Now in its sixth year, the 100 Best Adoption-Friendly Workplaces List is compiled by the Dave Thomas Foundation for Adoption to honor employers who offer the best adoption benefits in America.
Many might know Dave Thomas as the founder of Wendy's restaurants, and still others might know his story of adoption at age five. But many still aren't aware of the Foundation, which, even more than a decade after his death, works to forward his vision of finding a safe and loving home for every child.
It's a cause both personally and professionally important to Rita Soronen, the Foundation's president and CEO, a long-time veteran in the child welfare industries and former child abuse prevention specialist. She sees her role as one that helps elevate families that step forward to adopt.
Over her 10 years with the Foundation, the companies on the list have advanced their offerings tremendously - in 2007, a top employee offering was about $10,000 and two weeks of paid leave. Today, those numbers rise as high as $25,000 and 18 weeks of paid leave. Since the DTFA began tracking data for the list in 2006, more than 200 employers have reported establishing an adoption benefits policy, with as many or more enhancing their existing offerings.
Companies are ranked first on the maximum financial reimbursement provided for employees who adopt, then on the maximum number of weeks of paid leave for adoption. Winners are ranked by employer size, industry, amount of financial incentive and number of paid weeks leave.
Survey participants note several reasons for establishing an adoption benefits policy: It's affordable, easy to administer and popular with all employees - even those who do not adopt.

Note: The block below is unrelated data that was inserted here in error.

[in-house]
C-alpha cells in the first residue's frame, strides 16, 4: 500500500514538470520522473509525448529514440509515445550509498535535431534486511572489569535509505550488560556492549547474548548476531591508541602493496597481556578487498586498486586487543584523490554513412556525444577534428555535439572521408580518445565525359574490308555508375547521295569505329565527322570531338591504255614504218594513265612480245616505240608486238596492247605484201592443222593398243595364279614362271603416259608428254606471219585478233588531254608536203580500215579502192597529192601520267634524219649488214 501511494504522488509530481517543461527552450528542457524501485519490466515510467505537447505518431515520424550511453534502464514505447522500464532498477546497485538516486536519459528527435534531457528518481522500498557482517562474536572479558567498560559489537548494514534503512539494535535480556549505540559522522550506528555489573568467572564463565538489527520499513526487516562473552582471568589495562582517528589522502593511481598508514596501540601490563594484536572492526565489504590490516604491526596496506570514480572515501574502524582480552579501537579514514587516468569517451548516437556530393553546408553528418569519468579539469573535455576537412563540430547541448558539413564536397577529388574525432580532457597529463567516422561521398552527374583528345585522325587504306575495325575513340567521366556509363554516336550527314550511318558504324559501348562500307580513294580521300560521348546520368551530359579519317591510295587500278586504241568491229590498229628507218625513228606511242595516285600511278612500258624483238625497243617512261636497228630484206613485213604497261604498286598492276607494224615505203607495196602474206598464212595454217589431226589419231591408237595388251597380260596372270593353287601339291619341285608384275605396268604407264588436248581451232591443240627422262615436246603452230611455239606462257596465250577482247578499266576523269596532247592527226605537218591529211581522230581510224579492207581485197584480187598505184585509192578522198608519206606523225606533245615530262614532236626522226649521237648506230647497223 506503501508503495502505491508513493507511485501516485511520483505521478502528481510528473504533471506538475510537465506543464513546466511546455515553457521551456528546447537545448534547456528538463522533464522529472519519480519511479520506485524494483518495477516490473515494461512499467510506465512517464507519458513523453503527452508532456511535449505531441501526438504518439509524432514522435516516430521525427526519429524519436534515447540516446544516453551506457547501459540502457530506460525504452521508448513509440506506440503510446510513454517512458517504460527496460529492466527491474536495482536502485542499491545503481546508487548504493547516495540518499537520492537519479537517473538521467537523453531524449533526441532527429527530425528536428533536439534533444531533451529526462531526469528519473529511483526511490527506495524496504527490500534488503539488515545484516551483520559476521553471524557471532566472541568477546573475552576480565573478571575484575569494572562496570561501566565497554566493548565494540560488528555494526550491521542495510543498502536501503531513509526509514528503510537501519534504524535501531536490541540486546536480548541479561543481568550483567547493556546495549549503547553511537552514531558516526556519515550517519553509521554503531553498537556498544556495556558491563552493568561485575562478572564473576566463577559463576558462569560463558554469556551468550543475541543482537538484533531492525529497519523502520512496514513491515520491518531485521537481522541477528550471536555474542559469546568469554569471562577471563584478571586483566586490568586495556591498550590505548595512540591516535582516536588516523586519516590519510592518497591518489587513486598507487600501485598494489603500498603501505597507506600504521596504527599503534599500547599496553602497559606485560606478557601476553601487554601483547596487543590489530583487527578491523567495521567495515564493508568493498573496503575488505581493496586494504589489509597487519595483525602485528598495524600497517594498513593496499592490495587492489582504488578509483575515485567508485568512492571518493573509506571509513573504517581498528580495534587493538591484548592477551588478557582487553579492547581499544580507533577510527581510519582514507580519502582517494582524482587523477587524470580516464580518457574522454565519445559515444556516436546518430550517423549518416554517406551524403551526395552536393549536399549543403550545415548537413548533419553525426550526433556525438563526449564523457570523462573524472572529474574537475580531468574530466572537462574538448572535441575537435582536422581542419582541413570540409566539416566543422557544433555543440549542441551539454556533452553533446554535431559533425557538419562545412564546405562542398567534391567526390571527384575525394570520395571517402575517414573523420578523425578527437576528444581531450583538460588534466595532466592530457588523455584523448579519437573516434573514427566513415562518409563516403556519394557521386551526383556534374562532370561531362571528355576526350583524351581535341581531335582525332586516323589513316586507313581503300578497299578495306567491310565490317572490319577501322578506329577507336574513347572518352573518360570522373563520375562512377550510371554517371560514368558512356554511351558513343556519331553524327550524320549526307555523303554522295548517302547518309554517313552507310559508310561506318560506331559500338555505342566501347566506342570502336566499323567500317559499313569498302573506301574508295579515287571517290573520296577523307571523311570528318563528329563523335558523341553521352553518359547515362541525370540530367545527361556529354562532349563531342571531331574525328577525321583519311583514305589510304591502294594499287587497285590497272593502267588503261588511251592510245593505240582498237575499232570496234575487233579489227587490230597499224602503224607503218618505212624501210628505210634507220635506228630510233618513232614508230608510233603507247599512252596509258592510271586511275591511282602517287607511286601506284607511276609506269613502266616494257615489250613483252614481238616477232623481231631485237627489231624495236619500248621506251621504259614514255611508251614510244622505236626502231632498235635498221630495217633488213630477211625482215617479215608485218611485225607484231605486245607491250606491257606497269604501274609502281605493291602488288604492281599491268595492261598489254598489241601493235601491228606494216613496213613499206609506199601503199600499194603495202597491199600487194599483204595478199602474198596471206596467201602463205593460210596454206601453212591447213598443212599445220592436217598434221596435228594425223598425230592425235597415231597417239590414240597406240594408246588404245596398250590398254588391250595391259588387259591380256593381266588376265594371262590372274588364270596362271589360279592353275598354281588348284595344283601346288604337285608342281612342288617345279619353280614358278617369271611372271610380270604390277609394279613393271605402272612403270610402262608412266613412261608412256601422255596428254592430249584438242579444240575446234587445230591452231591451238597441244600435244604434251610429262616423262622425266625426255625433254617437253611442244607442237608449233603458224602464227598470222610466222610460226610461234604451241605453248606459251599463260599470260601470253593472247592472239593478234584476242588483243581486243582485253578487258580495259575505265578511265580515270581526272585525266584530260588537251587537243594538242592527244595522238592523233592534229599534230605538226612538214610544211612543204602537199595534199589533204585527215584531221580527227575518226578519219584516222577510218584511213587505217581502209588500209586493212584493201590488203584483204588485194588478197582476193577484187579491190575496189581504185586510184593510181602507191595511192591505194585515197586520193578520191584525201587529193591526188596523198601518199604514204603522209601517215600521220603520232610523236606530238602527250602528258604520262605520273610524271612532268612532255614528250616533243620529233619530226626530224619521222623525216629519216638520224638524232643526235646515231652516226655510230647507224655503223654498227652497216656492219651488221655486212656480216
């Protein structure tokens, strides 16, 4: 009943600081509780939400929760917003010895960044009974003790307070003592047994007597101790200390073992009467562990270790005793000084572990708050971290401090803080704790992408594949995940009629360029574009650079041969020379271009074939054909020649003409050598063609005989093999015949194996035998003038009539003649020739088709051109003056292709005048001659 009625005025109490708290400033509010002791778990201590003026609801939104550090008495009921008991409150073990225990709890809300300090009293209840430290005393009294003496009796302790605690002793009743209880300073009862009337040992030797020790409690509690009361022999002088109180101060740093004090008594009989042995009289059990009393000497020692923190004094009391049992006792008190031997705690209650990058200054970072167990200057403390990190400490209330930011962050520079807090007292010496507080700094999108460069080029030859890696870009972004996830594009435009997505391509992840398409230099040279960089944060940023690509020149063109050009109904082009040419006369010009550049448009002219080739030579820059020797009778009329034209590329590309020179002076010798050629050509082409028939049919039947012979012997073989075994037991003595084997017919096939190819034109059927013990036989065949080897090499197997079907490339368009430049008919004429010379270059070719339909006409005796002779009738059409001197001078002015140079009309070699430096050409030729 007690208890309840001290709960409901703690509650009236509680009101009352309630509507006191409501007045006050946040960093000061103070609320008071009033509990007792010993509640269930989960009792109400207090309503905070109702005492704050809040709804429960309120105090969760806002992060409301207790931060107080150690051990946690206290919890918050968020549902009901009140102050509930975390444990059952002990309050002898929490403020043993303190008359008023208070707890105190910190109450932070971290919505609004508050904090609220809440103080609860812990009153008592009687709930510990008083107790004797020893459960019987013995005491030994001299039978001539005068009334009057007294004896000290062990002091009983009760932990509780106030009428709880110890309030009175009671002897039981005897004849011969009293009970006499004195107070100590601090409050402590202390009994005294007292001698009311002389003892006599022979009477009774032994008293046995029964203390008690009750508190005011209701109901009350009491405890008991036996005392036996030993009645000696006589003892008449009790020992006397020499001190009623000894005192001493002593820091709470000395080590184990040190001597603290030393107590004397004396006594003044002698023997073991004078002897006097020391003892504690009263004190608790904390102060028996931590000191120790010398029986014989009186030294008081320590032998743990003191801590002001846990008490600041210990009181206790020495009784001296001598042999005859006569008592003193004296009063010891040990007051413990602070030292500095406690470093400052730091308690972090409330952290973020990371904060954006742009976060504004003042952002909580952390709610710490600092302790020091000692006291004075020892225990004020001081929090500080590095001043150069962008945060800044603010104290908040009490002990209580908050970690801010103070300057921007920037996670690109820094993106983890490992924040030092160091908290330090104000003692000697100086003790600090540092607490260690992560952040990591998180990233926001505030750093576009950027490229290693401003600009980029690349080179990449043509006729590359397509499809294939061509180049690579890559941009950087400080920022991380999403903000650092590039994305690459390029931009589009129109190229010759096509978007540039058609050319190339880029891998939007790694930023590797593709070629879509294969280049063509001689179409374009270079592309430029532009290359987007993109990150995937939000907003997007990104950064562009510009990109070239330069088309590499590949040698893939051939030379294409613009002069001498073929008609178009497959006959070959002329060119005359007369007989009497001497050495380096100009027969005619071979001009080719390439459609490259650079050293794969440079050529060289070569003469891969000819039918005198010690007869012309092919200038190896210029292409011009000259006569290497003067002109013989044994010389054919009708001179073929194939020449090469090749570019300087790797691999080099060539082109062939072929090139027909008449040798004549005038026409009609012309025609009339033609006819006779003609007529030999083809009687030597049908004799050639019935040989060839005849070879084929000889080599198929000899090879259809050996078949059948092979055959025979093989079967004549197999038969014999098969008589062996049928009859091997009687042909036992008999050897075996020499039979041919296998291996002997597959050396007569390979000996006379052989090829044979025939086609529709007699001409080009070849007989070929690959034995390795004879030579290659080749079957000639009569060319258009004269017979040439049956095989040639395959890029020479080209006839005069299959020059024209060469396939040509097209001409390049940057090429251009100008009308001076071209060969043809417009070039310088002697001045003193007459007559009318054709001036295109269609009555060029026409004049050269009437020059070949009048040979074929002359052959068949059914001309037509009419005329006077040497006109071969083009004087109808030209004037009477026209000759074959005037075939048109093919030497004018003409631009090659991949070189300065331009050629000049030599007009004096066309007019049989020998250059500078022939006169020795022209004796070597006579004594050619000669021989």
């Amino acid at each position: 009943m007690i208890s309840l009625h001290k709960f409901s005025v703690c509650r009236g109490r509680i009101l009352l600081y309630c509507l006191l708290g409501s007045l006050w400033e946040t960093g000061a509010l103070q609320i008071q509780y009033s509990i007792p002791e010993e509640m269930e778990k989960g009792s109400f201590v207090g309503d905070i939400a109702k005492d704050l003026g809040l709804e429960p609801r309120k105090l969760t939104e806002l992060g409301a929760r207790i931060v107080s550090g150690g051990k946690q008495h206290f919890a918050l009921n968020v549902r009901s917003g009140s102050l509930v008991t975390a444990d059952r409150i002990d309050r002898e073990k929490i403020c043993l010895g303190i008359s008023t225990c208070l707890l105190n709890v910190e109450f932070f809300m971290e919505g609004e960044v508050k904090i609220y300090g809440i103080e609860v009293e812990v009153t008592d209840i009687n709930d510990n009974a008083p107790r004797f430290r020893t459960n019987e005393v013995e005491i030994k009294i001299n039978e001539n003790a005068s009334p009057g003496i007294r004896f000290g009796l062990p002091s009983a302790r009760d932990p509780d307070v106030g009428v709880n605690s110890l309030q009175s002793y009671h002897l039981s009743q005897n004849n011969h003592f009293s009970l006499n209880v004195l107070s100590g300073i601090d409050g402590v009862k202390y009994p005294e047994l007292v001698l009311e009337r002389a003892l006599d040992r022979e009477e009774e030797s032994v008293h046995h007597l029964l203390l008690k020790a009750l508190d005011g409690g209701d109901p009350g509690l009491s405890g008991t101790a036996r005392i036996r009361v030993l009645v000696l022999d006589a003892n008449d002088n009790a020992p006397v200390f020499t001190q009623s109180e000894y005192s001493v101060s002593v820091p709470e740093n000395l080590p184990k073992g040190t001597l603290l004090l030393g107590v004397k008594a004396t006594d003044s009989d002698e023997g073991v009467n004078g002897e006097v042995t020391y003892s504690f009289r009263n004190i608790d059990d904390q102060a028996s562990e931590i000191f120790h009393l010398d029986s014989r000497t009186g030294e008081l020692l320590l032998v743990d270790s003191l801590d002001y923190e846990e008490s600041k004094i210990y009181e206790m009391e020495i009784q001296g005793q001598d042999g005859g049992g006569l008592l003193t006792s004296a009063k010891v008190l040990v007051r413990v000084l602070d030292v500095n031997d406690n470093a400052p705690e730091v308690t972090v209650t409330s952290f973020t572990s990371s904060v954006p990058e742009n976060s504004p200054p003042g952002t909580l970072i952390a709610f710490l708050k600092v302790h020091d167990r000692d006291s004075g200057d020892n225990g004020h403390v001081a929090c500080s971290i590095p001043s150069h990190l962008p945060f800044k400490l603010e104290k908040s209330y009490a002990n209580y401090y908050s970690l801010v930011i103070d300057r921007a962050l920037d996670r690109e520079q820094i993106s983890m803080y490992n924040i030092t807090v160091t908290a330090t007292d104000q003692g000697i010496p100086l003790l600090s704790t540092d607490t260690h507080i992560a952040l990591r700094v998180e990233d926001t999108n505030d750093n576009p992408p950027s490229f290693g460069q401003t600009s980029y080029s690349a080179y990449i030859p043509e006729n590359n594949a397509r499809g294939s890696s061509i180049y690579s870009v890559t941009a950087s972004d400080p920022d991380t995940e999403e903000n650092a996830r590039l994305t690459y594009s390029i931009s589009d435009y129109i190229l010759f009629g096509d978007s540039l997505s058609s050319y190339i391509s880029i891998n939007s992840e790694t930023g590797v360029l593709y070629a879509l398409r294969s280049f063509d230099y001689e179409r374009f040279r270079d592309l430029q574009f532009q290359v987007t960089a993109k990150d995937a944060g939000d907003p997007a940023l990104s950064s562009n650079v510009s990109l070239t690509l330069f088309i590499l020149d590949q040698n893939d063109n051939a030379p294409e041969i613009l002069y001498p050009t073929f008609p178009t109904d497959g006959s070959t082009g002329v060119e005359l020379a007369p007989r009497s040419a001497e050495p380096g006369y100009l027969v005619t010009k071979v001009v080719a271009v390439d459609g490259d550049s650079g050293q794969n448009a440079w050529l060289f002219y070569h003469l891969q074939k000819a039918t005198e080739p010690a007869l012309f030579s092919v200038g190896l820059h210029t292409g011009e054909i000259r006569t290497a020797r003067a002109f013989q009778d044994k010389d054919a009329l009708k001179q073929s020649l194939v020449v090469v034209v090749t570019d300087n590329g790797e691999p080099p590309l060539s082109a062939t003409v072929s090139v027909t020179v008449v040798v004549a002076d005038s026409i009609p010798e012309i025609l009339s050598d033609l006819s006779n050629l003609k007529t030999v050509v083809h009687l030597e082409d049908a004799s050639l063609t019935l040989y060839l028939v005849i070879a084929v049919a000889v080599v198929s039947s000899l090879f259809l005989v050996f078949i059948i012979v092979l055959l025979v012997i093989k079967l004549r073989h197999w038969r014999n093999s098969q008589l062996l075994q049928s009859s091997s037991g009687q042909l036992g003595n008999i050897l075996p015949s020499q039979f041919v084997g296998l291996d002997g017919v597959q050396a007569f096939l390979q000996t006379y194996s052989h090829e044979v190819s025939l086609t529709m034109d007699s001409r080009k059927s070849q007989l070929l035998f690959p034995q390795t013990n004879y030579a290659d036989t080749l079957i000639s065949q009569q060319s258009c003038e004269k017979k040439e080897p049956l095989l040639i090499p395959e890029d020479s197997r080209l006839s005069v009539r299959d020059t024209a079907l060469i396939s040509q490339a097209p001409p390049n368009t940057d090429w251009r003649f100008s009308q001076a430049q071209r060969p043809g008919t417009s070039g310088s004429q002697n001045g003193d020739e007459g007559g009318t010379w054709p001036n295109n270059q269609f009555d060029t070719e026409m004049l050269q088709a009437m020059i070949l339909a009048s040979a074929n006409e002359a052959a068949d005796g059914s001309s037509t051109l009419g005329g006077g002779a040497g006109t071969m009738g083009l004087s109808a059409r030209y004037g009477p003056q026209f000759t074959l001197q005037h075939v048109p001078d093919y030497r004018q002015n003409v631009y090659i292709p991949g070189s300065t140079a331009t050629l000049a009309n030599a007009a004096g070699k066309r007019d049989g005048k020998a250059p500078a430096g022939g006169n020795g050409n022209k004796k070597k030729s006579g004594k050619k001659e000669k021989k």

"All children deserve good parents," cites clothing manufacturer Patagonia (No. 84).
The cost-benefit analysis for employers is a good one as well. Employers who applied for the list reported that less than half of 1% of eligible employees use the benefit each year.
Of course, the feel-good factor is paramount. "It's a no-brainer," says Leslie Niekerk, benefit specialist at Millennium: The Takeda Oncology Company in Cambridge, Mass. (No. 38). The benefit is "easy to provide and goes a long way."
Keeping a leg up on the competition is another reason employers offer adoption benefits.
"We have a culture of caring," says Jeff VanPelt, media relations specialist at Manchester, NH.-based Cellular Specialties. "We also understand that to get and retain quality employees, having competitive benefits is very important." The company offers a $2,000 financial incentive and is tied for second place in the telecommunications industry.
Despite a down economy, 32 of the employers on the DTFA list added or enhanced adoption benefits this year. It's a number that's matched by industry data - a new survey from Aon Hewitt states that while only 12% of employers offered financial benefits for adoption in 1990, now 56% do, up from 49% just one year before.
"That's huge, because conversation at the business level is typically not 'how can we add another benefit [and] how can we spend more money?'" Soronen says.
Roaring up the list this year is Ferring Pharmaceuticals, which makes its debut in both the adoption survey and the DTFA list, offering up to $25,000 in financial assistance and five weeks of paid leave to its 495 U.S. employees.
"At Ferring, we are committed to helping people build families — not only the patients using our products, but also our employees who turn to adoption to realize this dream," says chief operating officer Aaron Graff.
More than six-in-10 employers say the policy helps them be family-friendly and inclusive. An equal amount said that offering adoption benefits is simply the right thing to do.
Organizations of every size and industry offer adoption benefits. South Mountain Company (No. 1 for small employers, No. 30 overall), with only 28 employees, offers up to $10,000 in financial reimbursements and up to four weeks of paid leave for employees who adopt, which rivals the benefits offered by much larger corporations.